Friday, September 19, 2008

Direct quotes

  • When sitting on the toilet he said, "Poop!!" - urinated on toilet. SO proud of himself. Outside did a lot of running - liked when we would say "Ready...Go!!" [just like dad does] Also asked to be next a lot today "neh, neh". [his horse impression sounds remarkably similar to next]
  • Stuart marched and danced like the wind-up toys.
  • Stuart comments on everything - lots of words!

One very important lesson we're learning, Stuart imitates things. I know, it's no surprise really, but we need to be careful about what we say. Most of the time it's just really silly though. More to come on this....

Thursday, September 11, 2008

Does he cry when you leave?

People often ask me if Stuart likes daycare and if he cries when I leave. The short answer is yes and no. In fact, there are days he cries when I pick him up. I showed up a little early a few days ago and he was not happy about it, he desperately wanted to go to the gym with his friends but instead he was stuck going home with mom. Another day he was cruising around (sitting still really) in a "cozy coupe" - the plastic cars kids can get in and move with their feet. I played with him for a bit but then said it was time to go and opened the car door, he grabbed the car door and slammed it shut. Poor guy, he probably had to wait a long time for his turn with the car and I ended it before it's time. Today on the other hand was a good day and he was thrilled to see me, took my hand and waved and said bye-bye to everyone as we walked past.

I don't think he ever cried when Geoff used to pick him up, oh well, I'm sure it's developmentally appropriate and he'll grow out of it. But as I often hear from friends with older children, he'll likely grow back into it around 8 or 9.

Saturday, September 6, 2008

As usual

That's how the past few days have been for Stuart, pretty typical. He pushed trucks through the sand, rocked on a boat and sang "row row" and built towers with Legos. He loves pretending so when he was playing with the pretend kitchen he blows on his food pretending it's hot (which is what we had done the night before when he wanted to try our eggplant parm) before pretending to take a bite. He gave his teachers and friends lots of hugs and practiced his animal sounds. "He loves climbing on and off big tricycles and cheering for himself."

The potty saga continues - but I will say that as excited as we are when he pees, it's much less exciting to clean it up.
He still enjoys sitting on the potty and at school apparently likes to sit on the potty and talk about "mama!" What a wonderful time to be in his thoughts....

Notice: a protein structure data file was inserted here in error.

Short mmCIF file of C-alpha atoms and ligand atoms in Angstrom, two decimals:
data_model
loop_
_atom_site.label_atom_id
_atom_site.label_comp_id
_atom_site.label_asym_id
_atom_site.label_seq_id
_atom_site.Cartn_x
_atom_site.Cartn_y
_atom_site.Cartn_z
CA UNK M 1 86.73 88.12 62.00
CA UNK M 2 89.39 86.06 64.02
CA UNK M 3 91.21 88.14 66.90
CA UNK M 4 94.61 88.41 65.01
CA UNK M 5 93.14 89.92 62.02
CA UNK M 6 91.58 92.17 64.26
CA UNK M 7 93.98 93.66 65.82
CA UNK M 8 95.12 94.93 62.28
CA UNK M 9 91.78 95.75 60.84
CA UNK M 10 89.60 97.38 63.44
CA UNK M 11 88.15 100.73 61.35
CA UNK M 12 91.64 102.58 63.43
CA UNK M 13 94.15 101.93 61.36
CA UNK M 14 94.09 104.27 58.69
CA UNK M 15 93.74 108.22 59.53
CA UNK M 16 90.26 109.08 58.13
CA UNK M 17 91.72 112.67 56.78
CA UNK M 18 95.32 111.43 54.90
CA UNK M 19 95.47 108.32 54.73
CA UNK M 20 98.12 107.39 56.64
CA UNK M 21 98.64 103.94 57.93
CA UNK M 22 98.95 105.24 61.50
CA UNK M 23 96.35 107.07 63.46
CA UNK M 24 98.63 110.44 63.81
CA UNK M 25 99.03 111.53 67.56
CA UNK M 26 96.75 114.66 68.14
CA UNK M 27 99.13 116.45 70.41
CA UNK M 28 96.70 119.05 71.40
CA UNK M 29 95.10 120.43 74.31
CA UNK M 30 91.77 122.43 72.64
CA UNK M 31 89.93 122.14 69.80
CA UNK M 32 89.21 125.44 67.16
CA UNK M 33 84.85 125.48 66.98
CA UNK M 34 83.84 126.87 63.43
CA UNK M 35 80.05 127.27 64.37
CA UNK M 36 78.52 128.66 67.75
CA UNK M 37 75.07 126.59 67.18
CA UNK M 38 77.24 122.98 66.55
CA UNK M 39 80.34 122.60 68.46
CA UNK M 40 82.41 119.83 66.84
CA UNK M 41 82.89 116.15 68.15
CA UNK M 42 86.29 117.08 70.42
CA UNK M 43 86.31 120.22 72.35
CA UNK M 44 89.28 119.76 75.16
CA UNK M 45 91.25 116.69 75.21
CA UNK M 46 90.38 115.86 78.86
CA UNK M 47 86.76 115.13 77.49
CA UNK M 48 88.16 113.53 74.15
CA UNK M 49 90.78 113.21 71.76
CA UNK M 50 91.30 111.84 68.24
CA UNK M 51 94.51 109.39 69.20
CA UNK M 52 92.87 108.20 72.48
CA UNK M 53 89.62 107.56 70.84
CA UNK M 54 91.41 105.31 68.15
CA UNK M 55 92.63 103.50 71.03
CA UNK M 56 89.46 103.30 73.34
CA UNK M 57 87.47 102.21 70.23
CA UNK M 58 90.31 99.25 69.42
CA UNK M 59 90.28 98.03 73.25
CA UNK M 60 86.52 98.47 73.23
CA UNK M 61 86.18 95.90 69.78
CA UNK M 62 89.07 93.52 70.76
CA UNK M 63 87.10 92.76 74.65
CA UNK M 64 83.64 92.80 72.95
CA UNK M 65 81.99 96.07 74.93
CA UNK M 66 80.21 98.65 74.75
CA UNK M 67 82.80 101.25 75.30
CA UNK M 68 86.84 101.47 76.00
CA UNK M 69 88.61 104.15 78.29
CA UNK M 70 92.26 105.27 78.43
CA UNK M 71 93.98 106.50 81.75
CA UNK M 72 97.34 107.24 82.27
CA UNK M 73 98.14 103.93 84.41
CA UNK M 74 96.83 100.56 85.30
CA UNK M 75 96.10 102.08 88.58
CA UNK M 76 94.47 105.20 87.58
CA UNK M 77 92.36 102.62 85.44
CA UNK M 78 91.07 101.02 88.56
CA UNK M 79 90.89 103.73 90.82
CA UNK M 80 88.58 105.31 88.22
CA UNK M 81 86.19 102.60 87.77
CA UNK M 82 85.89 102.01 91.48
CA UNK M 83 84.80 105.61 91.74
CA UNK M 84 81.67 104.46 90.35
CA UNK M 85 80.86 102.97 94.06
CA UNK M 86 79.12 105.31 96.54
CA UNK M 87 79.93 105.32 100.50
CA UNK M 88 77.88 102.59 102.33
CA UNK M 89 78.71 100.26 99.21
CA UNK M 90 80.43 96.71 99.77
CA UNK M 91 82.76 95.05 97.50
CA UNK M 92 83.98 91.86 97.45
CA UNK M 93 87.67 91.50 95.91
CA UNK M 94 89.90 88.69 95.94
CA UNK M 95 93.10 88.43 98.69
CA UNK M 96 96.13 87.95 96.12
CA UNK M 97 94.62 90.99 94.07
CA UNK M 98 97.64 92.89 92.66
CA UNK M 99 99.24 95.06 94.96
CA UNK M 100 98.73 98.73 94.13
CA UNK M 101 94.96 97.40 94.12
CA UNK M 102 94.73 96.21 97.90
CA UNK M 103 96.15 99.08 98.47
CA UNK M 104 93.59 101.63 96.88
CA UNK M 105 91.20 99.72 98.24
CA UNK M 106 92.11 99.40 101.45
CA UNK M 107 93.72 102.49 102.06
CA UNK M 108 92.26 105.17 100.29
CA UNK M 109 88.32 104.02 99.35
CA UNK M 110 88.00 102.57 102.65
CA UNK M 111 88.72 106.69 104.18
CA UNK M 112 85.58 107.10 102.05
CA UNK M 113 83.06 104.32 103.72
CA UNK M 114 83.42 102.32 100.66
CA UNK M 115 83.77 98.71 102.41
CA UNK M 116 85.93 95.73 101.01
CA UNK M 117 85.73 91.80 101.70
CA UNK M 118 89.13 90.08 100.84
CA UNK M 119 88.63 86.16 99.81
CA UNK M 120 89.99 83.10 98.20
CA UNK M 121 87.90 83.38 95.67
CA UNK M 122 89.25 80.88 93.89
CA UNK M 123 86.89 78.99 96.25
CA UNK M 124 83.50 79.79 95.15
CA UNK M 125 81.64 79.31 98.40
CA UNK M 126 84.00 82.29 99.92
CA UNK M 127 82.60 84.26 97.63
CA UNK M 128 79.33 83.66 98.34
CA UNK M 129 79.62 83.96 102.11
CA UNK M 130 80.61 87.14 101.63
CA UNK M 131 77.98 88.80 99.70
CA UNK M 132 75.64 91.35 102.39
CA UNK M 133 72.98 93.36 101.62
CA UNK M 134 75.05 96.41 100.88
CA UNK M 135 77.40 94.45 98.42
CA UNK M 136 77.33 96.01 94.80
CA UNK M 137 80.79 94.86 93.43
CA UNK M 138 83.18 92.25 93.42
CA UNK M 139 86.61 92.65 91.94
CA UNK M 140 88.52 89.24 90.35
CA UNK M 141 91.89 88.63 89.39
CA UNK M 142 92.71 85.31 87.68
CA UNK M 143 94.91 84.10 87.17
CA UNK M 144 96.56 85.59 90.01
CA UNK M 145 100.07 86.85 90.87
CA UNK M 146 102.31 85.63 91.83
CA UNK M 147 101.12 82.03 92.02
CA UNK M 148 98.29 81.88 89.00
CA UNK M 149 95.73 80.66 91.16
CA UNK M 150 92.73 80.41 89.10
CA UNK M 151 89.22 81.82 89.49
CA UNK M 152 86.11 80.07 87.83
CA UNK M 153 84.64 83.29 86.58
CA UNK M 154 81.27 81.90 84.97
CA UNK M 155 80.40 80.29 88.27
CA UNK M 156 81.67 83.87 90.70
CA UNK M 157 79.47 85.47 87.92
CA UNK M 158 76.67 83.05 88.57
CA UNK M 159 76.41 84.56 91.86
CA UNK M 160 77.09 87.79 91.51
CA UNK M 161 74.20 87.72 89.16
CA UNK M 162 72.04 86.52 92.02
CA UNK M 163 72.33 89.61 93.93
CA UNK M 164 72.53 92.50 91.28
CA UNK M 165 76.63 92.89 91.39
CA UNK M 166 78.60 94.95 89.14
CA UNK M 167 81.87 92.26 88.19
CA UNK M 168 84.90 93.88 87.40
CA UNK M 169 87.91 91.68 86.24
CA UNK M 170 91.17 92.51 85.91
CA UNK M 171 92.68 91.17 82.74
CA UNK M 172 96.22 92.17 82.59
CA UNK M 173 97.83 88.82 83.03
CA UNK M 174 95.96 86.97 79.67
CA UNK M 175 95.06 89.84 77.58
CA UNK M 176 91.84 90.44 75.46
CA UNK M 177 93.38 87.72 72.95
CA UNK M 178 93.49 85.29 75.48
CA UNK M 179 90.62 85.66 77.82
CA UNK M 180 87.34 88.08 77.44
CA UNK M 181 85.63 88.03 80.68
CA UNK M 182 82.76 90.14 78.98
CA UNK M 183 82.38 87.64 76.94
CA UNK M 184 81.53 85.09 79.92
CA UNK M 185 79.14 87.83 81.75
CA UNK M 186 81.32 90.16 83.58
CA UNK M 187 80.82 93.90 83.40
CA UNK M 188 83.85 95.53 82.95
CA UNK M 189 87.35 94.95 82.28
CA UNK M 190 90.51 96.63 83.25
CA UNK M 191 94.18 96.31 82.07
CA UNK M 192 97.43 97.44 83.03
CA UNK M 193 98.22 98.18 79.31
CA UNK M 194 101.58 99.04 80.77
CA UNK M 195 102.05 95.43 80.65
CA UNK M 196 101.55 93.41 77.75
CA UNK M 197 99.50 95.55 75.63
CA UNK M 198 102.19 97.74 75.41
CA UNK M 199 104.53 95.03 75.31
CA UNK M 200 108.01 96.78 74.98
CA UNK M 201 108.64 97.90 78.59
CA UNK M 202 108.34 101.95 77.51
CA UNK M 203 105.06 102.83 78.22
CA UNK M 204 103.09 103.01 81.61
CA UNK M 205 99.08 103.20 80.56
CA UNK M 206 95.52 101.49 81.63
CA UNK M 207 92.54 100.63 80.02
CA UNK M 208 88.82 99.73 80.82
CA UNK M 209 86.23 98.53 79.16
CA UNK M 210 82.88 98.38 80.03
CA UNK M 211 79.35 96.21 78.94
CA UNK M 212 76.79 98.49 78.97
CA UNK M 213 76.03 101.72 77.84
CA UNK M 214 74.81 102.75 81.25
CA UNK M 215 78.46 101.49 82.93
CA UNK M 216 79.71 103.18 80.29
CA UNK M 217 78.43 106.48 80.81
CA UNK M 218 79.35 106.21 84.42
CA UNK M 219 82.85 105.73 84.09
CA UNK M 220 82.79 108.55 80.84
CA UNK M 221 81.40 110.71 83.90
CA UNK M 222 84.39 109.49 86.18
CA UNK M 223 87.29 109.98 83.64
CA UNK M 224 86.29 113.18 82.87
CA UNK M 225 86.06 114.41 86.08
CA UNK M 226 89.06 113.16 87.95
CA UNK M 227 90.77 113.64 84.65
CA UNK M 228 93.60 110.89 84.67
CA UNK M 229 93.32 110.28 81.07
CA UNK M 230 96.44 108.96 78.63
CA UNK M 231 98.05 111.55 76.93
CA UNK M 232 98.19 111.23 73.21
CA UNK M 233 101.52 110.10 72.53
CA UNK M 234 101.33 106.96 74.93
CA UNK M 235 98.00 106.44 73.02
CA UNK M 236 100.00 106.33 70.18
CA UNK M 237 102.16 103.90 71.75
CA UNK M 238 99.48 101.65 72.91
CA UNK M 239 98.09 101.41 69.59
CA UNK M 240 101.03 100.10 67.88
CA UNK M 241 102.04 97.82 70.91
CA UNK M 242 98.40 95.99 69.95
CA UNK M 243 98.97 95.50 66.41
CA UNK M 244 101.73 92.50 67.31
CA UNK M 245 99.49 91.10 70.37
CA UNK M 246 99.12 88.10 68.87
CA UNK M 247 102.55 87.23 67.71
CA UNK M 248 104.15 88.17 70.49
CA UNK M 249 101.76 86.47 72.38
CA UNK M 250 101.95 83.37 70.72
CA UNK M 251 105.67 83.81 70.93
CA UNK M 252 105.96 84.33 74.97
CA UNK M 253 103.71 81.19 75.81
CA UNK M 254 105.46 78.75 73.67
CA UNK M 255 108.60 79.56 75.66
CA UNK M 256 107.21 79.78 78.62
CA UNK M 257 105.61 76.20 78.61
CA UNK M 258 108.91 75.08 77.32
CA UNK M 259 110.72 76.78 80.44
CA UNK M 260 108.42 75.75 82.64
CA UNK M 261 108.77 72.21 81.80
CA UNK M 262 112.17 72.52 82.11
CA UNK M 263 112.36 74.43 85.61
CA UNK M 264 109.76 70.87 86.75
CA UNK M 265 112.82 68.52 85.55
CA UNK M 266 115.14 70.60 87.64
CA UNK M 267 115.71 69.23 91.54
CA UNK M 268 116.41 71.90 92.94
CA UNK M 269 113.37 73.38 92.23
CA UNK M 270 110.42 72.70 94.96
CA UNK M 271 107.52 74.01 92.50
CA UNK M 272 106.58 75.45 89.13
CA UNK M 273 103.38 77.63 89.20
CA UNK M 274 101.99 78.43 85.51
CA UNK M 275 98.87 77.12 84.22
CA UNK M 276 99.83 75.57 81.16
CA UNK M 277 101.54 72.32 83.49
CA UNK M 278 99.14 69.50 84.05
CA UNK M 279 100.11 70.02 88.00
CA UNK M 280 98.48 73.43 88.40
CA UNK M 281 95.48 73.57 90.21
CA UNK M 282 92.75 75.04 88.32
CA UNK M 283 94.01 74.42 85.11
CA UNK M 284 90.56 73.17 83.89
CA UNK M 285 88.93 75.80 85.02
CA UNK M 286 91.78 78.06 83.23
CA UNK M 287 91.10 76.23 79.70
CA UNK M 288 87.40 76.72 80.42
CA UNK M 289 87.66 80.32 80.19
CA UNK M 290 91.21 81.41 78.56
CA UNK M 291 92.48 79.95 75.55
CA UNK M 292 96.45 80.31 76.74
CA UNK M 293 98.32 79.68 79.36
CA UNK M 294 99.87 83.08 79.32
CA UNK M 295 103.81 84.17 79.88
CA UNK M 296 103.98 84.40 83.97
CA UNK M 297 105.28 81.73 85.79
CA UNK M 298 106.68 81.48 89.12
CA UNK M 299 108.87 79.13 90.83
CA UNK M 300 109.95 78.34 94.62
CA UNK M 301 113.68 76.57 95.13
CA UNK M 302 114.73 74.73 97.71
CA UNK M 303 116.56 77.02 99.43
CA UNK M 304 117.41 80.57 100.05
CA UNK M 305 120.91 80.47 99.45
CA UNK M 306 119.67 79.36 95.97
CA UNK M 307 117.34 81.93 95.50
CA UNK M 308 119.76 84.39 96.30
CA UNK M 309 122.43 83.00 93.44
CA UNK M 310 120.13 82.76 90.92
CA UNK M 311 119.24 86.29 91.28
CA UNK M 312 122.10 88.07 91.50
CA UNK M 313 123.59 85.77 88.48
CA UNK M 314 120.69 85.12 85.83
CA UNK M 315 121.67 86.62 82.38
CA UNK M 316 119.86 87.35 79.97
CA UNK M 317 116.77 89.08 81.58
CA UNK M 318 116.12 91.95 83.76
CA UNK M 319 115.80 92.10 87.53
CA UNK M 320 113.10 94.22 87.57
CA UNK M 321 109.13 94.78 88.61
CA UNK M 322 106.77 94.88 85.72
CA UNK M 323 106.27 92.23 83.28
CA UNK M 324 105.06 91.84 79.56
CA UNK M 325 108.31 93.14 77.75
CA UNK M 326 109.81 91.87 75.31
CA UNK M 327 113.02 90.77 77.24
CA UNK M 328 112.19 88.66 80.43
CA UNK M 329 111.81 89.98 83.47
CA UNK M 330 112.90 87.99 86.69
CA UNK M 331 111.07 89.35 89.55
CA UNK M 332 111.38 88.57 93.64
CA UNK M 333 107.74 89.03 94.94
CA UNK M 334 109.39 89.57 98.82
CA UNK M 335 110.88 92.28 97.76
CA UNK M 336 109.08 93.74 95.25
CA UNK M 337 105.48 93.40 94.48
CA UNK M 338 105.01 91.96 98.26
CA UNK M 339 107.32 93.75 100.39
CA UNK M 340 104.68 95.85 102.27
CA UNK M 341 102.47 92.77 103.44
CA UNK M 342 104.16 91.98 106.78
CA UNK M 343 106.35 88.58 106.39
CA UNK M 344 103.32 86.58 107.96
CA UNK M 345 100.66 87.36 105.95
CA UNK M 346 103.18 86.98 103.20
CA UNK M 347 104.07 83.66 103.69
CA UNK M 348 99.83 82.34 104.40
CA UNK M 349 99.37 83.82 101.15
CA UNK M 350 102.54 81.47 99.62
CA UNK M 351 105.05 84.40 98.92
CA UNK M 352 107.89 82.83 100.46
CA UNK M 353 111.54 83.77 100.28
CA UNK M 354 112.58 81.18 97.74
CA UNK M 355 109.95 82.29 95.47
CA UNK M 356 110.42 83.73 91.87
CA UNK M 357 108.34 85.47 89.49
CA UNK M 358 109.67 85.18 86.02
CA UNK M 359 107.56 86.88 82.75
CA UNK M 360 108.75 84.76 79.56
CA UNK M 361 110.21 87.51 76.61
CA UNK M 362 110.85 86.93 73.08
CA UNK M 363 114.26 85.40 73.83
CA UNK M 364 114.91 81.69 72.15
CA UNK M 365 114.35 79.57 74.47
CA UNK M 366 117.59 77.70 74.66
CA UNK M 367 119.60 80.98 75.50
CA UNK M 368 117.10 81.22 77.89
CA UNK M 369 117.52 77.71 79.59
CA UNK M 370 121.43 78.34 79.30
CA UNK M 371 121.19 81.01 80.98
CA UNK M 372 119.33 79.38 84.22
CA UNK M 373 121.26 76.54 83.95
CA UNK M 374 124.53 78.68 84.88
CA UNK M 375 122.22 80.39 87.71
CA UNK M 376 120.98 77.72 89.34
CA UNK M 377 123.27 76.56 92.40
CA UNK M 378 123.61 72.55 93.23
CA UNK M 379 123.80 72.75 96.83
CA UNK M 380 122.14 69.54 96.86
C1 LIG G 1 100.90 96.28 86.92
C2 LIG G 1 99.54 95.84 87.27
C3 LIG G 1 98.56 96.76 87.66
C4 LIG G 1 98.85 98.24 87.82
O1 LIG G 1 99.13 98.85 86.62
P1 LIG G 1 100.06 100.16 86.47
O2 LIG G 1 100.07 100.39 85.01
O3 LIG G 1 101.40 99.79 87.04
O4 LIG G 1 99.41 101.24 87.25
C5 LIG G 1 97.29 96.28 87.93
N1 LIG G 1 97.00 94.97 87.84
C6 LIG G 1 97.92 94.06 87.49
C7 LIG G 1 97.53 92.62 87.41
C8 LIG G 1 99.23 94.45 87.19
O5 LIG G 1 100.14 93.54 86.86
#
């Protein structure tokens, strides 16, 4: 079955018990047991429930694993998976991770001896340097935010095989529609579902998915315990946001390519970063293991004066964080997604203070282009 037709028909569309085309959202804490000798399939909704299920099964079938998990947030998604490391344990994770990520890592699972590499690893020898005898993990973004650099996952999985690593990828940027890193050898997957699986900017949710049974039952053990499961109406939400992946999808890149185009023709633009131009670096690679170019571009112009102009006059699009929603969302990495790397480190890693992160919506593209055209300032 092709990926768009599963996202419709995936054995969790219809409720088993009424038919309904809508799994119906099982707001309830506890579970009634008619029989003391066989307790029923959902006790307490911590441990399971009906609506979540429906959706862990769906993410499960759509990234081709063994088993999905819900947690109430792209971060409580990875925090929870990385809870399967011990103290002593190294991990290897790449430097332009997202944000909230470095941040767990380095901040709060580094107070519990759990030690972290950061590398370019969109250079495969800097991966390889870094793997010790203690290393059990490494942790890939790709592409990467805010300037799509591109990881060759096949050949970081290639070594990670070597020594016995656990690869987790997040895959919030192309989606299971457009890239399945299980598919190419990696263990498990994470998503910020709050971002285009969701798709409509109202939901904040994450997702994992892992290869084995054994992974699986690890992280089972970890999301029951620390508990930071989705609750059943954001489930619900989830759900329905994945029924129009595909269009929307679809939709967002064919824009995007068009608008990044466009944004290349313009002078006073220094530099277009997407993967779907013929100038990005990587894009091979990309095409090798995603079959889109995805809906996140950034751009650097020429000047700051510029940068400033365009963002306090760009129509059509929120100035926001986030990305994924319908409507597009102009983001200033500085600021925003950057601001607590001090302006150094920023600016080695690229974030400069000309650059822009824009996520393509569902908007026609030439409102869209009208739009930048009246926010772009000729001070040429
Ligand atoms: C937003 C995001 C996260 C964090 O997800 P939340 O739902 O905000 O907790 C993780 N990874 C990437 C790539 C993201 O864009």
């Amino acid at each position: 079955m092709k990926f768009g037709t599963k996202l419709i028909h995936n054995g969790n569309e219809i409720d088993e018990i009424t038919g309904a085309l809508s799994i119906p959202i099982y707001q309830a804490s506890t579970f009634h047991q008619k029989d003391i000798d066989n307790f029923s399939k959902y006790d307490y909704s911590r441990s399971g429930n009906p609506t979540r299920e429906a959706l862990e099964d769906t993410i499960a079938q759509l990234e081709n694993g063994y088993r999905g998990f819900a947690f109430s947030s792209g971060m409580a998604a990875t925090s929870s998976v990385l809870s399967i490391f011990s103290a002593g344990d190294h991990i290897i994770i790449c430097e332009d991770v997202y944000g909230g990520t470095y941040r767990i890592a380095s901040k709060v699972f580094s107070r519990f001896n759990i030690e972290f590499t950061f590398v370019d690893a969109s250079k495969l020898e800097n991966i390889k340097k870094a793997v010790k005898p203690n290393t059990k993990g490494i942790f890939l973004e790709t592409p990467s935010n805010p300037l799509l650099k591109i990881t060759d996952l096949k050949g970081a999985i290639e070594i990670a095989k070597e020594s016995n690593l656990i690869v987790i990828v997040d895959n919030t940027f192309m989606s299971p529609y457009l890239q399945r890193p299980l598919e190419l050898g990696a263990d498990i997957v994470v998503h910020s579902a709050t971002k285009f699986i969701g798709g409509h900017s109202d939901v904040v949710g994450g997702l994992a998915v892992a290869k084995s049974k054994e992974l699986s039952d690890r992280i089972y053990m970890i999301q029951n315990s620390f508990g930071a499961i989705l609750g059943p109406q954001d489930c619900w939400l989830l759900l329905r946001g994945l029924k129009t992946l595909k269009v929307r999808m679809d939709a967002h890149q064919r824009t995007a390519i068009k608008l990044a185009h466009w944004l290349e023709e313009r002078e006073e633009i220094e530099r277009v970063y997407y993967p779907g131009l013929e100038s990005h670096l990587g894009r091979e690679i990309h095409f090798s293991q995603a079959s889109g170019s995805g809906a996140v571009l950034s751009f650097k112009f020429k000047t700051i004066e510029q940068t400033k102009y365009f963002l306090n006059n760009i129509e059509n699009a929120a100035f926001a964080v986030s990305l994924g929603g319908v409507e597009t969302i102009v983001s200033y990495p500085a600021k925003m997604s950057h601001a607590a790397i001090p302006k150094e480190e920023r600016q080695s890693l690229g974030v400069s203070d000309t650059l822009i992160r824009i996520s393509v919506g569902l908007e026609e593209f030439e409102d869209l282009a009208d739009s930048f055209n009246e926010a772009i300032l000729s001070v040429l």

Tuesday, September 2, 2008

Drum roll please

Well this seems like a great place to start since Stuart has had a busy couple of days. On our daily notes, one section is "diapering/toileting" and the options are as usual or other. We usually get as usual or nothing (same as as usual) but not on 8/28 we got an "other". It said, "urinated in potty chair!! Yay!!!" That's right, the use the word urinate and not the more standard pee pee like we do, but it was big news. We figured it was a one time deal, but we were wrong, he's done it three more times at home since then - I think the last time when most of it ended up on the floor and on his leg still counts :) We still did a lot of clapping and cheering for him. And now when he looks at the potty or we talk about it he claps and says "yeah". Not sure what can top that, but on the same day he loved coloring with markers, really liked scooping sand with the large spoons and lined by large blocks and knocked them down - all in a day's work for a toddler.

Tuesday, August 19, 2008

Toddler Daily Information: Message From Caregiver

After starting this blog and not really posting, I was forced (okay that's a bit dramatic) to rethink the whole blogging thing. As it turns out I am just not a blogger, but I am an avid blog reader - probably for the same reasons that I'm obsessed with reality TV. As I've been rethinking my blogger identity I found myself reading friends' blogs - blogs designed to keep friends and family who are miles apart informed of what's going on in their daily lives. Well when I talk about what's going on with Stuart, I usually relay something from his "Message From Caregiver". Everyday when we drop Stuart off at school we fill out the "Message From Home" side, and when we pick him up we get the sheet back and a teacher has filled out the "Message From Caregiver" side. It lets us know what he ate, how he napped (or didn't) and how he spent his time. I love the daily sheets - so for all you daycare teachers out there, keep em coming, and keep em descriptive. For instance, we learned that Stuart does "a great monkey impression" from his sheet (and were able to confirm it at home, it's pretty good).

So in the weeks to come I am going to do my best to post some of Stuart's "Teacher Comments" to keep friends and family informed. And of course I will insert some of my own commentary.

Tuesday, June 10, 2008

Toddler Peer Pressure

It's official, in the world of daycare (which we prefer to call school), my 16 mth old is a younger toddler. Yesterday was his first full day in the toddler classroom. Last week was his transition week where he visited for part of the day but always returned to the infant classroom.